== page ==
Providing care to bereaved family members and carers

Death can still be seen as sudden by families and carers, even if the patient has been sick for some time. Health professionals can support families and carers by providing appropriate grief and bereavement care and identifying services for further support if needed.

Supporting grief and bereavement

Families and carers response to the patient’s death can vary in nature, as grief will be unique to each person.

The bereavement process refers to coping with grief and has been described as the entire period of anticipation, death and subsequent adjustment to living, following the death of a significant other. [1]

Preparing families for death may reduce bereavement stress. Health professionals can help by recognising the family and their knowledge of the patient and holding family meetings to share information. [2]

Bereavement support will vary depending on the care context and organisational support. Some of the ways in which clinical and non-clinical staff might be involved in bereavement support include:

Online helplines for grief and bereavement support

  • Establishing a support group for bereaved parents
  • Providing ongoing help and support from hospital staff
  • Referring to specialist palliative care support services
  • Referring to professional counselling services, such as a social worker
  • Referring to pastoral care for spiritual and emotional support
  • Offering the family an opportunity to view the body
  • Supporting bereaved families to access community bereavement services
  • Organising follow-up appointments.

Palliative Care Australia (PCA) and the Australian Centre for Grief and Bereavement (ACGB) explain the relationship between grief and bereavement, and the role of health professionals.

The Royal Children’s Hospital Melbourne website has information on grief from the parent, sibling, and grandparent viewpoint and provide practical advice on the care that health professionals can provide.

Resources for patients

Providing families with resources and education to help them deal with grief and bereavement is part of the health professional role. Knowing where to find reliable resources is important.

  • Willed have a complete guide to grief counselling and bereavement services in Australia. The list of National and State services can help families and carers, who are experiencing grief, cope with the loss.
  • CareSearch Bereavement, grief and loss section has a range of information and resources developed for community members including information sheets and tips on what might help.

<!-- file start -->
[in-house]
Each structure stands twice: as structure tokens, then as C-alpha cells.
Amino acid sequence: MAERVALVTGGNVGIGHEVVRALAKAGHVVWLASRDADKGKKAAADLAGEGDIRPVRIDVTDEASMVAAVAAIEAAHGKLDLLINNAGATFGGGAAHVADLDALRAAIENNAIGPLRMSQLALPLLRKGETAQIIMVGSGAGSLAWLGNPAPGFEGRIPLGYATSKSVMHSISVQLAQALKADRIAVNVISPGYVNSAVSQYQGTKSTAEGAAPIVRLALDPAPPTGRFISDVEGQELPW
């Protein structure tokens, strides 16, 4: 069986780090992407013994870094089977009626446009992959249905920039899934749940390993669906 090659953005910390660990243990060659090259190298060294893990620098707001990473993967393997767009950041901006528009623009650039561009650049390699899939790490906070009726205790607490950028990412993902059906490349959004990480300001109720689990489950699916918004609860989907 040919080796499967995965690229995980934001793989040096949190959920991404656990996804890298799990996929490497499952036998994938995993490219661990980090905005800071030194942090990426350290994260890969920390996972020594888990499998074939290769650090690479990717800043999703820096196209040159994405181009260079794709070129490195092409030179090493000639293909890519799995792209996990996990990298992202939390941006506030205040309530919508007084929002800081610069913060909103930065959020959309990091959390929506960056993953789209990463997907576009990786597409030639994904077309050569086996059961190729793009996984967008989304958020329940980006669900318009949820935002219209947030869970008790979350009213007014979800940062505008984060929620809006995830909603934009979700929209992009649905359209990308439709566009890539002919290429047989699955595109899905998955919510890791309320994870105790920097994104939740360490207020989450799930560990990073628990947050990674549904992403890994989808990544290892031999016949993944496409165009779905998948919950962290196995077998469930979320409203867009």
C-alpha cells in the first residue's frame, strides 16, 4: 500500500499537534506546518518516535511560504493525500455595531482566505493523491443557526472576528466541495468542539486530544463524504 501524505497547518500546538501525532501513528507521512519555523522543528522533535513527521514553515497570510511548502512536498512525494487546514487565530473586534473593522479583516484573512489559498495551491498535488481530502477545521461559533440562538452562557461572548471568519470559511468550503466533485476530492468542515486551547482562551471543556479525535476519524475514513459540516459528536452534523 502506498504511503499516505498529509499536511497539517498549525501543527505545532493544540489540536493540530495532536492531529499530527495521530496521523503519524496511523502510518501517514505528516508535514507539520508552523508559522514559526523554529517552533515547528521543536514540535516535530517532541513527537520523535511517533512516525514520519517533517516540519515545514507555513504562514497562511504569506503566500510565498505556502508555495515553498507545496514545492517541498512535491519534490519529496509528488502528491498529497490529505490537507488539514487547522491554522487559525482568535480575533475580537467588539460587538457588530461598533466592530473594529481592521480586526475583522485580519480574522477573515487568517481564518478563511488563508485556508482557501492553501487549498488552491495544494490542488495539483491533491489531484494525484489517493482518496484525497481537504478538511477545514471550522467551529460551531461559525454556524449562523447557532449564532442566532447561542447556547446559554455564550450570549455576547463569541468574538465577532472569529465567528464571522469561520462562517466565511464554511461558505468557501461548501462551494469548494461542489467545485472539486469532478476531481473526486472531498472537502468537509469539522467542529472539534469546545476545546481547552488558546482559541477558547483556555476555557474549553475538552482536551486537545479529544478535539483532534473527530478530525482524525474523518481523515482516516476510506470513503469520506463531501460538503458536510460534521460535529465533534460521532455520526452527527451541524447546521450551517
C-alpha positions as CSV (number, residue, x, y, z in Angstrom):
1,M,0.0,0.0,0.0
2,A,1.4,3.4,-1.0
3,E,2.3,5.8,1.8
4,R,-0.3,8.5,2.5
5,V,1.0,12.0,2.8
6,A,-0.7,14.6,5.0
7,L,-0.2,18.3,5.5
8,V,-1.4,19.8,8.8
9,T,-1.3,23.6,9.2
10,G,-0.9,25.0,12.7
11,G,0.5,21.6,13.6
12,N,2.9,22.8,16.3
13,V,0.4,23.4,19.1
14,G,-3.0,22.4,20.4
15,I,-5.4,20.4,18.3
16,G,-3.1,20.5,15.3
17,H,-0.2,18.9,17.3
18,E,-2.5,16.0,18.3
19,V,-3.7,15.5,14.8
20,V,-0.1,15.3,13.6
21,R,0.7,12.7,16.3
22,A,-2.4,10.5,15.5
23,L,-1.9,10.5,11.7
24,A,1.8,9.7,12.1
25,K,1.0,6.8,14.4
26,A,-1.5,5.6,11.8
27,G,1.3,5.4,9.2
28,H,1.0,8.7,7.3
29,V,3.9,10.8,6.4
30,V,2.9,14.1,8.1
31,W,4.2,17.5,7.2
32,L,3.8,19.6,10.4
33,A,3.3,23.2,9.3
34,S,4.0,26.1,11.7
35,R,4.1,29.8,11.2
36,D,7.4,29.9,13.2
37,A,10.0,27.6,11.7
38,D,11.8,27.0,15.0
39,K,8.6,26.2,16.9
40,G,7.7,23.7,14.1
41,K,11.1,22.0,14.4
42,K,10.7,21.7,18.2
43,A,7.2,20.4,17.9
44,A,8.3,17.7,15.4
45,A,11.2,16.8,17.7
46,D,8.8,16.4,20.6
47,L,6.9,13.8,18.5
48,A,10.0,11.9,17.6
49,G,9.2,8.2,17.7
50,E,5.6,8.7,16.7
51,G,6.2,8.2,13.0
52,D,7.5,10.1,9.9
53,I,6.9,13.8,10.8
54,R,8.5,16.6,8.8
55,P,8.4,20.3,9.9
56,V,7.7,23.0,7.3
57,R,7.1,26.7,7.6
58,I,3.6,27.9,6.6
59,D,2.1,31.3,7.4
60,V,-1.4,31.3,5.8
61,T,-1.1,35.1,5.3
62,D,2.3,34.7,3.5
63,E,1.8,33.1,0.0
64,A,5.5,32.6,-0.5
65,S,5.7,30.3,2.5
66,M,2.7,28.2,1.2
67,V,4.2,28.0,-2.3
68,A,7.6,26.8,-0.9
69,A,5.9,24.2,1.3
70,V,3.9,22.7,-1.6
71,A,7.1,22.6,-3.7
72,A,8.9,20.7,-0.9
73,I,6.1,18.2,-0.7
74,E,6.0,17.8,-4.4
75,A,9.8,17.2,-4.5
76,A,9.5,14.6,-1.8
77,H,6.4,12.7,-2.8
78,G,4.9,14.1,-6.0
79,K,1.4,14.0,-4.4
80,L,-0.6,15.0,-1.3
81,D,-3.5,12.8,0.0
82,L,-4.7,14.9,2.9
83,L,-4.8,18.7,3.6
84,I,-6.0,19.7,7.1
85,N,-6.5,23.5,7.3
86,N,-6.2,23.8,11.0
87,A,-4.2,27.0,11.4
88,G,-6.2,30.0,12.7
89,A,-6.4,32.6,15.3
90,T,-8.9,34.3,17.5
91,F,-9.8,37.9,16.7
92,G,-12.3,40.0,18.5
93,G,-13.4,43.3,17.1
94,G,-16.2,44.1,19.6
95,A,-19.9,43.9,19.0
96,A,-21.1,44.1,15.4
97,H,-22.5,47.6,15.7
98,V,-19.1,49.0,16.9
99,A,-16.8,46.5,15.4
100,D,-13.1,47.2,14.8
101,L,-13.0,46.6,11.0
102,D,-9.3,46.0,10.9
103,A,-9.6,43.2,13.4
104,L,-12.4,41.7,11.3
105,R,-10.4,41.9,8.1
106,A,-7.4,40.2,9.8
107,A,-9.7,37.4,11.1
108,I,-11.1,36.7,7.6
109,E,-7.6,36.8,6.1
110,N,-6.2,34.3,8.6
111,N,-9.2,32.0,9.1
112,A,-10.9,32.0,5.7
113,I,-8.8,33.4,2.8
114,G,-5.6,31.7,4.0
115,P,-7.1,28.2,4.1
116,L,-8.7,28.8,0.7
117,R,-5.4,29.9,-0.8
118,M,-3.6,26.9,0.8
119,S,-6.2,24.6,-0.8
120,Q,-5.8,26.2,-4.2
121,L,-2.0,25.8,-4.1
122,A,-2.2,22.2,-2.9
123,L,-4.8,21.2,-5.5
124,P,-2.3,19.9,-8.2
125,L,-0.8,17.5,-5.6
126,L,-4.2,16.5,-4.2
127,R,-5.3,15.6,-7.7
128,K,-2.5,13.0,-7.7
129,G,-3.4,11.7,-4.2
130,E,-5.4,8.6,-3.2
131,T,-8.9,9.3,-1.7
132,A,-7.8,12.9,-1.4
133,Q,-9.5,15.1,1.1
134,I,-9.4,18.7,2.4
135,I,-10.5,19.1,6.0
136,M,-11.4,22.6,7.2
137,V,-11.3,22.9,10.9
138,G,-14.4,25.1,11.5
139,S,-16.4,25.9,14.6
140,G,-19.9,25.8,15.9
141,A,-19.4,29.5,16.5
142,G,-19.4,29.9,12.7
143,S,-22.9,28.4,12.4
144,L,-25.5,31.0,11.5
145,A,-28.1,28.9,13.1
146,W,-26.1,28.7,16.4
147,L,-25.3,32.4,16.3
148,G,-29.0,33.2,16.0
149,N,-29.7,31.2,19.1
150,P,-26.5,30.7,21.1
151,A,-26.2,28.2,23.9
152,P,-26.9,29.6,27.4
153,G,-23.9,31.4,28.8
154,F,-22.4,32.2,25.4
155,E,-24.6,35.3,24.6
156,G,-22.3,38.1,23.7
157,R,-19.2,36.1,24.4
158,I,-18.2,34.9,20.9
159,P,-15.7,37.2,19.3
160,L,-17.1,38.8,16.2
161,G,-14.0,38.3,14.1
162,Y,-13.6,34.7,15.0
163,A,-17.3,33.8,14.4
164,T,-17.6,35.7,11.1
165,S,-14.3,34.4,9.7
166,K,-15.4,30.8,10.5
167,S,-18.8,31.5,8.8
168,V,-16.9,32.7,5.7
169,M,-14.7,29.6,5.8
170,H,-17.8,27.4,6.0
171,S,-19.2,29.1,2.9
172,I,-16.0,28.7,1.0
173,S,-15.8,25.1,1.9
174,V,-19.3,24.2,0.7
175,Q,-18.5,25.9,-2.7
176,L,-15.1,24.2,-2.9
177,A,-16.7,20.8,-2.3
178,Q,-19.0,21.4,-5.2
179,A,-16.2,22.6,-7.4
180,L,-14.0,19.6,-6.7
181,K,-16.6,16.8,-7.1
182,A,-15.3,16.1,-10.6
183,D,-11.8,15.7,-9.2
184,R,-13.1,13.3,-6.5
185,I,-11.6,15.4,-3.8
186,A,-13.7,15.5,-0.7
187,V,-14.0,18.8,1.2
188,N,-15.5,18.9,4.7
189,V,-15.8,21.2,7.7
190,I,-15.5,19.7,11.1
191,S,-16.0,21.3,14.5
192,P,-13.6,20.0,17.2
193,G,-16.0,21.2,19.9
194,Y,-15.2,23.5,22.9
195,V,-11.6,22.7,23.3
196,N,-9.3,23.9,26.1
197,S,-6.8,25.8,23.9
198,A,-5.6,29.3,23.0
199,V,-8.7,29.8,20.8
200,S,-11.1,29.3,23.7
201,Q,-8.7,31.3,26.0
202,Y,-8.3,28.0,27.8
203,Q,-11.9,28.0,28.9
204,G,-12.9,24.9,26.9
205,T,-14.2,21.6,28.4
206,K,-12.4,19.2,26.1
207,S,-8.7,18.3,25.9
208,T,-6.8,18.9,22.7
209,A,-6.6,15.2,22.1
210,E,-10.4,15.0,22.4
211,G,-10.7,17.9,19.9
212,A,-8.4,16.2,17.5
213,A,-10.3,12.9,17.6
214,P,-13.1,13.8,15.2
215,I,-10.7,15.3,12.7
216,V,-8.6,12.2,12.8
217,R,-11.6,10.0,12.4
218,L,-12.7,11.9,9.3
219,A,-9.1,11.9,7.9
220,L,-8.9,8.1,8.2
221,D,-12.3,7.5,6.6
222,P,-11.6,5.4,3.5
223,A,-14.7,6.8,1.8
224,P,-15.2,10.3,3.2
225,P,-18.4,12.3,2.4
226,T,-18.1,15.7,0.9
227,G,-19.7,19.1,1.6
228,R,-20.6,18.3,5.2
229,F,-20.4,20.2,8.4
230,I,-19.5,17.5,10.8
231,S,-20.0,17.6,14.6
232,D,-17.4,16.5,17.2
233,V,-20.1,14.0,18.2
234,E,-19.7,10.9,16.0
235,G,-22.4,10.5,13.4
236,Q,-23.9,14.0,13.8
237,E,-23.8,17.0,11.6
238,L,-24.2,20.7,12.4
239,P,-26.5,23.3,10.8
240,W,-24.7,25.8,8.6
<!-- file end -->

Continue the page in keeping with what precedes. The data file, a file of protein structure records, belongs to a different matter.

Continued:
• Grief Australia has a range of Grief Information Sheets.

Professional boundaries

If providing bereavement support is out of scope for a health professional then referral to those with the skills and competencies required is important.

The Department of Health and Aged Care have defined a set of 11 standards for professionals working in inpatient, acute and consultancy services. Details on each of the standards and factors to consider when implementing the standards at different points in the bereavement trajectory are described.

Nurses within acute care hospitals are in the unique position to support the needs of the suddenly bereaved, providing psychosocial support to families, and arranging referral to interdisciplinary services during end-of-life care. [3]


Self-care is important, as looking after your well-being will help maintain your ability to care for others. Reaching out to colleagues for support can be beneficial. There are also the following services:

  • Head to Health can help you find free low cost, trusted online and phone, mental health resources.
  • Beyond Blue provides access to trained mental health professionals who will listen, provide information, advice and counselling, and point you in the right direction so that you can seek further support. Ph. 1300 22 4636
  • DRS4DRS offer a health advisory and referral service to promote the health and wellbeing of doctors and medical students.
  • Nurse & Midwife Support provides nurses and midwives, nursing and midwifery students, employers, educators and concerned family and friends with support for self-care.

  1. Institute of Medicine. When Children Die: Improving Palliative and End-of-Life Care for Children and Their Families [Internet]. Washington, DC: The National Academies Press; 2003. Appendix E, Bereavement Experiences after the Death of a Child. [cited 2022 Nov 22].
  2. Rawlings D, Devery K, Tieman J, Tait P, Chakraborty A. Rapid review of the literature on end-of life care. Sydney: ACSQHC; 2021.
  3. Raymond A, Lee SF, Bloomer MJ. Understanding the bereavement care roles of nurses within acute care: a systematic review. J Clin Nurs. 2017 Jul;26(13-14):1787-1800. doi: 10.1111/jocn.13503. Epub 2017 Mar 27.

Last updated 22 November 2022